TODAY 15 January 2016 is the anniversary of dramatic events in Berlin, when people stormed the Stasi HQ to stop the destruction of files, and halted a cover-up of the secret police’s activities. Marking that day gives us an insight into present challenges: the ongoing secrecy and cover-up over UK ‘spycops’. These are the undercover police who infiltrated social and environmental justice groups for decades – and for all we know, are doing so still. They themselves knew that they might one day be called to account.

This afternoon sees the latest hearing in one of the ongoing cases against the Met police (and others) over the deception of women into long-term relationships. In these cases, the police have consistently flouted civil case procedure, attempting to issue their ‘Neither Confirm Nor Deny‘ policy to the courts instead of a proper defence, and stalling to avoid issuing a list of disclosure documents – a required step towards trial.

Meanwhile, earlier this week, an officer blew the whistle over the destruction of files compiled about Jenny Jones, who’s role includes holding the Met to account via the London Assembly. The Met issued a statement saying it didn’t think there was a problem. Everyone else said: that’s the problem.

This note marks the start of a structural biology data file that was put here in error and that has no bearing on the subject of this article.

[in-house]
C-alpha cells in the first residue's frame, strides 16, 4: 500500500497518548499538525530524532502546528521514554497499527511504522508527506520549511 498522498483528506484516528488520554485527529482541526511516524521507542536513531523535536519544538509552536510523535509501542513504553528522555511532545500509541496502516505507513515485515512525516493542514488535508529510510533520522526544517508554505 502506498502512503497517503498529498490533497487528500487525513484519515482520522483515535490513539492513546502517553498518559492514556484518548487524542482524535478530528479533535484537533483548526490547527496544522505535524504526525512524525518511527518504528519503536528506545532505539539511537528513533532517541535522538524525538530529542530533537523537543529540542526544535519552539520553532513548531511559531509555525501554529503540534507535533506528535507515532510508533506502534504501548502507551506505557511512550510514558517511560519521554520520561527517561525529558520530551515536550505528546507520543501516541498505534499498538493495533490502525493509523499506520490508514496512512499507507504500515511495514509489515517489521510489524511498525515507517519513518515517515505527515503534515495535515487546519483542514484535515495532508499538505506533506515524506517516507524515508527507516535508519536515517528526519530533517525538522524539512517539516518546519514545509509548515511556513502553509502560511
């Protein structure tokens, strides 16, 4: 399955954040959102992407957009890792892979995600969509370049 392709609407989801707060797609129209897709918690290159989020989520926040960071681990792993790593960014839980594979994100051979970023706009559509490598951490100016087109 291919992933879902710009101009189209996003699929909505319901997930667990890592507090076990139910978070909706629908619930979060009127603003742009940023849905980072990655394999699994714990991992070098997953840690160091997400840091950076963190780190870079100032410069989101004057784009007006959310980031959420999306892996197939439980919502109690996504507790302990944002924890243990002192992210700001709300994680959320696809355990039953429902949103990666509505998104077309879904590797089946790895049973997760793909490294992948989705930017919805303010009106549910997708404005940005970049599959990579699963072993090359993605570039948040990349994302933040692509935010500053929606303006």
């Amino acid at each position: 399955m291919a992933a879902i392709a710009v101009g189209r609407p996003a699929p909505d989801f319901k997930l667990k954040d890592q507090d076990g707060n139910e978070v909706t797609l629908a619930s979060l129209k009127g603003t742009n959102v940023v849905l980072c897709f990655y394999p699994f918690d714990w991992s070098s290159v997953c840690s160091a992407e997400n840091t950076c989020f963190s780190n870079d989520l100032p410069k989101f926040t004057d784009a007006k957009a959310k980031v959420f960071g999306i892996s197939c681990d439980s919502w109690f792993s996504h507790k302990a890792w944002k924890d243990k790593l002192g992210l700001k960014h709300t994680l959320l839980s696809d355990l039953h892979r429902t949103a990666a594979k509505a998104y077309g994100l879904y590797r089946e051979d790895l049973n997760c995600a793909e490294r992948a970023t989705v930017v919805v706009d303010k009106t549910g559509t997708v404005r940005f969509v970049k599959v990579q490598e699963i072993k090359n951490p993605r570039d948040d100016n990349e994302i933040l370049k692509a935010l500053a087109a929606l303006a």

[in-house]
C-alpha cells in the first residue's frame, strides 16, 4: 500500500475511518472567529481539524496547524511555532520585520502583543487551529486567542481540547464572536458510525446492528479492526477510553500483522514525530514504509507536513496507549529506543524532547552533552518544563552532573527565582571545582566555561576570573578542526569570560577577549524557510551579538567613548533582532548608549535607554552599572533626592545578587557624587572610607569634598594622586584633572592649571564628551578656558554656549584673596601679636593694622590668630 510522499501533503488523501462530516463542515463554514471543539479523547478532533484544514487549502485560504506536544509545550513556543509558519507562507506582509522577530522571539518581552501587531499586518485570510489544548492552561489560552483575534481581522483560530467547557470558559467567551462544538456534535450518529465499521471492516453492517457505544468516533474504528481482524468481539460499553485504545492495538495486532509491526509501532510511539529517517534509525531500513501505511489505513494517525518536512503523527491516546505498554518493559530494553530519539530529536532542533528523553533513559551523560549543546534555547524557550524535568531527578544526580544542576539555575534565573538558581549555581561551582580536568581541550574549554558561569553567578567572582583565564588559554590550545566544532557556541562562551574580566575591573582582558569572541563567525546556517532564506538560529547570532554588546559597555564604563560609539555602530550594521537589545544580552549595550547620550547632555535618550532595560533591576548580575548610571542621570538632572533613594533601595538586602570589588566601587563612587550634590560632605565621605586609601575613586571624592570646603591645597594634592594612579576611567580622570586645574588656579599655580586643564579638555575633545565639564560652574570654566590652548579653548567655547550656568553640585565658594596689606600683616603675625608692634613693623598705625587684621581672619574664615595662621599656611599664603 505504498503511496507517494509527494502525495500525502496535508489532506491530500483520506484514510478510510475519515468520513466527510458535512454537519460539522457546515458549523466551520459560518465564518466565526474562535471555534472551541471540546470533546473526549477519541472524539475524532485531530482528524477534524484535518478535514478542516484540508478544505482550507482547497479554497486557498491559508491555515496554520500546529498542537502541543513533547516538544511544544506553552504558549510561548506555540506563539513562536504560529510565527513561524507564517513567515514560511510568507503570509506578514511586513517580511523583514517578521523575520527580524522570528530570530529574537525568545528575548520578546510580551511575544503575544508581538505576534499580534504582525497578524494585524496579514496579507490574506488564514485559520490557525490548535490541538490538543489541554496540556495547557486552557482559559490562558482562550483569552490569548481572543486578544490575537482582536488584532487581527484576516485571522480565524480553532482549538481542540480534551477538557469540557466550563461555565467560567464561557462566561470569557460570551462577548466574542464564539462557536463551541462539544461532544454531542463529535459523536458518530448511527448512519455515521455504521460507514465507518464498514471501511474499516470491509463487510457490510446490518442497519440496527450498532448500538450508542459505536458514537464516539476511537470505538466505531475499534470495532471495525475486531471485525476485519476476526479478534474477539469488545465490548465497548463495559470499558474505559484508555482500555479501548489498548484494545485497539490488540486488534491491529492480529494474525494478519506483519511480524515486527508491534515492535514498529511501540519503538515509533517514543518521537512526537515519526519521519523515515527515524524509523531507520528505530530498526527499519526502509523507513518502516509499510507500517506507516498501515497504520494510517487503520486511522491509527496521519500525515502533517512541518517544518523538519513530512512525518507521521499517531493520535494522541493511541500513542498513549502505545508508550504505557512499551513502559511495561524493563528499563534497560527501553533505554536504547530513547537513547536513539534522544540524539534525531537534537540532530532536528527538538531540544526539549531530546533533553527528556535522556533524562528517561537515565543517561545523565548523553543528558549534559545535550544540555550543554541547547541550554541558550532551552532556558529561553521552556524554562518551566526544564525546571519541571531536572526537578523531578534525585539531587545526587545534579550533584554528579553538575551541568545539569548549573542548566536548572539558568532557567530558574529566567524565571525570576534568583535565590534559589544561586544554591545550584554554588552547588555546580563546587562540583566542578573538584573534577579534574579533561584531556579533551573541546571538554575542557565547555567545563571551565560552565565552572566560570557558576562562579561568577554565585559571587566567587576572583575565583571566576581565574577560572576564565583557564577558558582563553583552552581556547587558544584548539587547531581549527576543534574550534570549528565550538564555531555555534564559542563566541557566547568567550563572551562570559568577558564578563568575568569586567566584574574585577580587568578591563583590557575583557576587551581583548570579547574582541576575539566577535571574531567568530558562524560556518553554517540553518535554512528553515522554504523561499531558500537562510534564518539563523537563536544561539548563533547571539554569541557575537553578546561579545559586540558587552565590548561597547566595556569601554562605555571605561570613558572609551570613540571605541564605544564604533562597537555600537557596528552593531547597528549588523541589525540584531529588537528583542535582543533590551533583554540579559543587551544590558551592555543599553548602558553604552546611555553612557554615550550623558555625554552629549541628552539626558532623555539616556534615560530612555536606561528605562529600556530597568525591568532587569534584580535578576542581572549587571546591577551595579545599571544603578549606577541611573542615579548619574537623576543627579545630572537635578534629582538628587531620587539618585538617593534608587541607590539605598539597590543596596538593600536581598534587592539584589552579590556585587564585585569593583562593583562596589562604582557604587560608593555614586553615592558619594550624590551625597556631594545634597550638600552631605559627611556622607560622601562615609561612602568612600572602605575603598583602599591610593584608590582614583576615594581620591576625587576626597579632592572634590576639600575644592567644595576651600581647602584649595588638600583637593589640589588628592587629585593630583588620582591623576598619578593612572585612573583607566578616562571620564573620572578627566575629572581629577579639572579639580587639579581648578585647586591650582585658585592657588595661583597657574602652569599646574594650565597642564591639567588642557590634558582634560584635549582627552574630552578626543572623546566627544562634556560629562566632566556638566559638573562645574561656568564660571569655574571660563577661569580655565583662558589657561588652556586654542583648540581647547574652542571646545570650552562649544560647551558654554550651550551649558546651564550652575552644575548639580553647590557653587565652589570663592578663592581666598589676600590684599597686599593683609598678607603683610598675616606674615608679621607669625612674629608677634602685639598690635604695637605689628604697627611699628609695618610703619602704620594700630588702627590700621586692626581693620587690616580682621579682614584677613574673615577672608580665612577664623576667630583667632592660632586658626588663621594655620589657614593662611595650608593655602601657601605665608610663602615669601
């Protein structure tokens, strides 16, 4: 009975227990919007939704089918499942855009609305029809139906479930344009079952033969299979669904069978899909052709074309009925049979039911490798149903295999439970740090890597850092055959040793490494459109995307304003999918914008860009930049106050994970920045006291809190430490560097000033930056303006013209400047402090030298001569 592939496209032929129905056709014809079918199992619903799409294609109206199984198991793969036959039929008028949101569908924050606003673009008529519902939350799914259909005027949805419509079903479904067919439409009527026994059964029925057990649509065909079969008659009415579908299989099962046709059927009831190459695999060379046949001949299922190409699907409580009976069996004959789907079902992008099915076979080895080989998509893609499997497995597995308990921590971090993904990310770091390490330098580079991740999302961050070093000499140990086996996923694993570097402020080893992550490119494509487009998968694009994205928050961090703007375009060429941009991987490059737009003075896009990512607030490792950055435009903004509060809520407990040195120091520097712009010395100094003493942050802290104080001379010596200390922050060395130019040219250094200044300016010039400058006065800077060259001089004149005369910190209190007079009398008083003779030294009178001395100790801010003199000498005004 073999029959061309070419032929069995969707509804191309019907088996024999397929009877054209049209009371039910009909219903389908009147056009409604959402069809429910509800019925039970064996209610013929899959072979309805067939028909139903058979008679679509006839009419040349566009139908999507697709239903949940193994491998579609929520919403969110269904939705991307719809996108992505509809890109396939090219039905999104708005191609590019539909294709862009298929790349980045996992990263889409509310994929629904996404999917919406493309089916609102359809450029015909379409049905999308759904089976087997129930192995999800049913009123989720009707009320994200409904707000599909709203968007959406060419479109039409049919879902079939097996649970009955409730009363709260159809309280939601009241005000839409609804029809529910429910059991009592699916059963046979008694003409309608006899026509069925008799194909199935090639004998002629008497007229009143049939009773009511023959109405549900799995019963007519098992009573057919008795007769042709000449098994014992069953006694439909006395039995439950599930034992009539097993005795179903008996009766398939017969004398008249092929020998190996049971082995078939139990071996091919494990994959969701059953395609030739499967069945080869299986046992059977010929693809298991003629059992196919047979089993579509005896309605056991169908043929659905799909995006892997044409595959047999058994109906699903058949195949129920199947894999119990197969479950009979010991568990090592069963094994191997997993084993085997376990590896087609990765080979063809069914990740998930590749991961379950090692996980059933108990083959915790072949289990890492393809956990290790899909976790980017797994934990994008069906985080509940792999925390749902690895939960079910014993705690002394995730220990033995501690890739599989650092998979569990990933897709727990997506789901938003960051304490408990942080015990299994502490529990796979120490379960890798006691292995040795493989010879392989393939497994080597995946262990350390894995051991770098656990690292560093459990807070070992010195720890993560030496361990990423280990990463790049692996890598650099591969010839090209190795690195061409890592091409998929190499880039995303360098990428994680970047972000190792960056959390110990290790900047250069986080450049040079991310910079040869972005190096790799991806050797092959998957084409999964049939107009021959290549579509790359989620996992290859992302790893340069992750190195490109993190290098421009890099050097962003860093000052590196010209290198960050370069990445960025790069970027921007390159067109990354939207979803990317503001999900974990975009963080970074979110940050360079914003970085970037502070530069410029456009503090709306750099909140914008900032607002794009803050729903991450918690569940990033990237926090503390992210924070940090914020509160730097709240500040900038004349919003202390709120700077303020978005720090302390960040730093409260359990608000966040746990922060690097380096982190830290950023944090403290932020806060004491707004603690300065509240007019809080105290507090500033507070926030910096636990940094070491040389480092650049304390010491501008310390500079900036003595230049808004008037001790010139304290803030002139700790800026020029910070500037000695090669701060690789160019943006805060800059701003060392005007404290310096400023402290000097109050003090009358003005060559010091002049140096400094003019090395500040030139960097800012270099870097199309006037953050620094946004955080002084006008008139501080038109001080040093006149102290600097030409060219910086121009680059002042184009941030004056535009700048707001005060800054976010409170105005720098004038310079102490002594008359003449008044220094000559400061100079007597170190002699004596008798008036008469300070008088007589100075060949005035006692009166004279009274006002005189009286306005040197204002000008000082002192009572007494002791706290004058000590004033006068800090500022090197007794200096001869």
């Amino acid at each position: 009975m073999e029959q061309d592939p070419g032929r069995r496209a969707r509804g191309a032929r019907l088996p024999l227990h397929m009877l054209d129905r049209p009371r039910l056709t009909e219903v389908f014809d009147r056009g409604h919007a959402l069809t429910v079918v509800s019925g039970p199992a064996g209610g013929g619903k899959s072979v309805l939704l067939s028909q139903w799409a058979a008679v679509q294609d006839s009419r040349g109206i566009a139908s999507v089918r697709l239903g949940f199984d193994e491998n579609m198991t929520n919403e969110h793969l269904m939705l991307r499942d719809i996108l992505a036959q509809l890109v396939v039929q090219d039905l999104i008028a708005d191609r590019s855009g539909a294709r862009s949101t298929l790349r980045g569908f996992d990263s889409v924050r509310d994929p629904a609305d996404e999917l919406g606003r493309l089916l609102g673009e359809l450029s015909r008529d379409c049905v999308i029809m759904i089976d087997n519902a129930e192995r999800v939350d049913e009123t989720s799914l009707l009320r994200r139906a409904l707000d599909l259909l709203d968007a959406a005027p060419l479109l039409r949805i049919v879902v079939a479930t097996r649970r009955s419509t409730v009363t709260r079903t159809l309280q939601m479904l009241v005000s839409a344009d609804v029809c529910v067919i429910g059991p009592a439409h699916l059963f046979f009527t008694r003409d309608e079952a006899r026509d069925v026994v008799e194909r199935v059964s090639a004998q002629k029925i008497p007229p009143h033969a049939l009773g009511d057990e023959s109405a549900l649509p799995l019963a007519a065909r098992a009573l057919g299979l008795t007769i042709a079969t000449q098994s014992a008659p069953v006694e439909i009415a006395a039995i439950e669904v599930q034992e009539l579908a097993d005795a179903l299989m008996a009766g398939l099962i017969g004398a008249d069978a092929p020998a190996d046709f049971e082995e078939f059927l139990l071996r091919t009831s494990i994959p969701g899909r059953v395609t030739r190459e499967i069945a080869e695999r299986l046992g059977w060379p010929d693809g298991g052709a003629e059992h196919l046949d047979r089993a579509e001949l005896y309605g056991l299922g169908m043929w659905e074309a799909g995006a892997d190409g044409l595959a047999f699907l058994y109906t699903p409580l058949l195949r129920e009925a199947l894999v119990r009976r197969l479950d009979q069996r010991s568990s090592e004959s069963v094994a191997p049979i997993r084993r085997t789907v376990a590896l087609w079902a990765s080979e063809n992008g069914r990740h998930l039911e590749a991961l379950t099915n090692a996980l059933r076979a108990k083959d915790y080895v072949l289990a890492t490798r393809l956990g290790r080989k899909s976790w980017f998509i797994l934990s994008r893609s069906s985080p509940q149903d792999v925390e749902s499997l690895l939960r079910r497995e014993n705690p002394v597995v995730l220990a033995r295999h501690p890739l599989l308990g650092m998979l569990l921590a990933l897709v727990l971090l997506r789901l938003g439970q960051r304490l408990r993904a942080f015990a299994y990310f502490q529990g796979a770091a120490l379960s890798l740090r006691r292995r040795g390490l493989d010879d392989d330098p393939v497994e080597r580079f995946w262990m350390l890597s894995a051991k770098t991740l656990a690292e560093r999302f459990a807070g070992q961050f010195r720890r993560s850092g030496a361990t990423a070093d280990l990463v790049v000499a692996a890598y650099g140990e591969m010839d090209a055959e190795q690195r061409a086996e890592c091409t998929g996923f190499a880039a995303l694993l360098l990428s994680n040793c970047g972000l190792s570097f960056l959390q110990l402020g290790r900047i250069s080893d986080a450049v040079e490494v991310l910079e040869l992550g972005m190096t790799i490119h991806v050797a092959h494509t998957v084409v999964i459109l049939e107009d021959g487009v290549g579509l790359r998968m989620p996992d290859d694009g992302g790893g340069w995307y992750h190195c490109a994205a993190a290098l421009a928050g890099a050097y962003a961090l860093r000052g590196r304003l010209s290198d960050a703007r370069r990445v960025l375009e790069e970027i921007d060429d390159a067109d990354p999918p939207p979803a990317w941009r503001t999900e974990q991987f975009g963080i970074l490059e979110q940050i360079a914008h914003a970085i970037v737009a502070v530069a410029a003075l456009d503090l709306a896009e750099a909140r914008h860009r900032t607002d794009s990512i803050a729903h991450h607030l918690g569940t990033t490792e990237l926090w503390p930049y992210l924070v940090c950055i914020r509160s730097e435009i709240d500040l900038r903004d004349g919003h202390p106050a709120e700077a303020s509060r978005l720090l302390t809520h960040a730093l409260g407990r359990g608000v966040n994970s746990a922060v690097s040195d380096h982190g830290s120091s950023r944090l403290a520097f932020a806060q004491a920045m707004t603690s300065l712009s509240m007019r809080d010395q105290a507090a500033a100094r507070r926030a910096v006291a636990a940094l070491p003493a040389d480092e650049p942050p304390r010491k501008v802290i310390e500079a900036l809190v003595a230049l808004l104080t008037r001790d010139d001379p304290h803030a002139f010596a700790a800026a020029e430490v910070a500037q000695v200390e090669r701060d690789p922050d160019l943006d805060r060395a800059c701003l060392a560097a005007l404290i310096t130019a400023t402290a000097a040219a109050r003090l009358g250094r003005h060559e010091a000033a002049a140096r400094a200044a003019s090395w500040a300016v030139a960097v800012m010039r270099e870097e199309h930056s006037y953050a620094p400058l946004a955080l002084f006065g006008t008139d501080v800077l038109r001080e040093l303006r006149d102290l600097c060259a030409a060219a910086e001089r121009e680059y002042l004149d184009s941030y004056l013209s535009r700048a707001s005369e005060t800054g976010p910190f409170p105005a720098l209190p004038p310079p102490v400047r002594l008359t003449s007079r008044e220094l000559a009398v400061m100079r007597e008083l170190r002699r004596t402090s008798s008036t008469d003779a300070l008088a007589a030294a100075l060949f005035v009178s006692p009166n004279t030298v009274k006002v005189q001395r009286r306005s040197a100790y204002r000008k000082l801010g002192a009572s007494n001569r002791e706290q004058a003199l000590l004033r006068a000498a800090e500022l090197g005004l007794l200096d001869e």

And in a grassroots development worthy of the Berlin protesters of 1990, the Special Branch Files Project launched this week. A collaboration between several groups, the project publishes documents previously released under Freedom of Information requests but now witheld. Showing files on particular groups – peace, anti-apartheid, strikes – alongside details of how officers are treated, we gain an insight into why the police cannot now be trusted as guardians of their history.

And that’s not least because their history is our history. How can we trust that the public inquiry will force the Met to come clean? The Undercover Research Group called for the inquiry to take action to stop the destruction of the files, for the unit to be shut down and officers’ access blocked. If investigation cannot take place, how else will we understand the impact of spycops and their various abuses and corruptions? As the spycops attempt to politically police democracy to death, we’re fighting for our society’s right to understand the past – and to change the present.

In advance of today’s hearing there will be a solidarity picket outside the Royal Courts of Justice at 1pm.

VIDEO: Kate Wilson’s recent visit to the Stasi museum (with thanks to Spied Upon Film):

Spycops past, spycops present
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